The Protestant canonical book ordering present in the Scriptures authority file allows for retrieval of the majority of scripture references assigned to records within the databases. Currently, the Revised Standard Version (RSV) bible is used to assign standard scripture heading forms in ATLA's index records (i.e. if an article refers to a chapter or verse in a different version or canon of the bible, the corresponding scripture content is found in the RSV.  The RSV book name, chapter and verse numbers are then used to create the scripture reference for that article record).

Historically, the index records created for the ATLA Religion Database focused chiefly on Protestant materials; however, there are a small number of scripture references for books outside of the Protestant canon that were assigned to index records earlier in the databases' history.  Records indexed with books not found in the scripture authority file may be found using the Scripture Citation (SC) search index or by browsing the Scripture Citation (ZP) index via the Indexes authority.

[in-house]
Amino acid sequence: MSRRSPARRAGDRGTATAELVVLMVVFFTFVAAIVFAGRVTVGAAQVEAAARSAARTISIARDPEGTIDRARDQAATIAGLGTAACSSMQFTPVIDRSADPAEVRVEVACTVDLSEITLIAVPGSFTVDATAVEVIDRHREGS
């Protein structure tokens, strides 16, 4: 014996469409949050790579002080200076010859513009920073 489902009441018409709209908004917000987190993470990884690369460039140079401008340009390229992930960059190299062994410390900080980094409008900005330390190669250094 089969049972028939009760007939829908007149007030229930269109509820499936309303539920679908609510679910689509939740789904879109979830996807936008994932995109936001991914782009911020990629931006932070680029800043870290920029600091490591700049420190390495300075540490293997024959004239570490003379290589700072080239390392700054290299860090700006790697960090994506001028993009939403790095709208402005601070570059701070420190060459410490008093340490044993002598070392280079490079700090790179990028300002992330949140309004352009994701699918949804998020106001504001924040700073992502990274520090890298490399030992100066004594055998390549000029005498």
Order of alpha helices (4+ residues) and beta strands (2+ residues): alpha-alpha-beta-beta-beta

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Q. What is the difference between the Scripture Reference and the Scripture Citation in the ATLA databases?

The Scripture Reference is based on the scripture citations indexing included in the ATLA religion database citations. The scripture references allow a user to search for any single book chapter or verse within the scripture citation range.

For example, if a user searches for Acts 1:5 they will return records with a scripture citation of Acts 1:5 as well as record Acts 1:1-11 or Acts 1:1-15:35.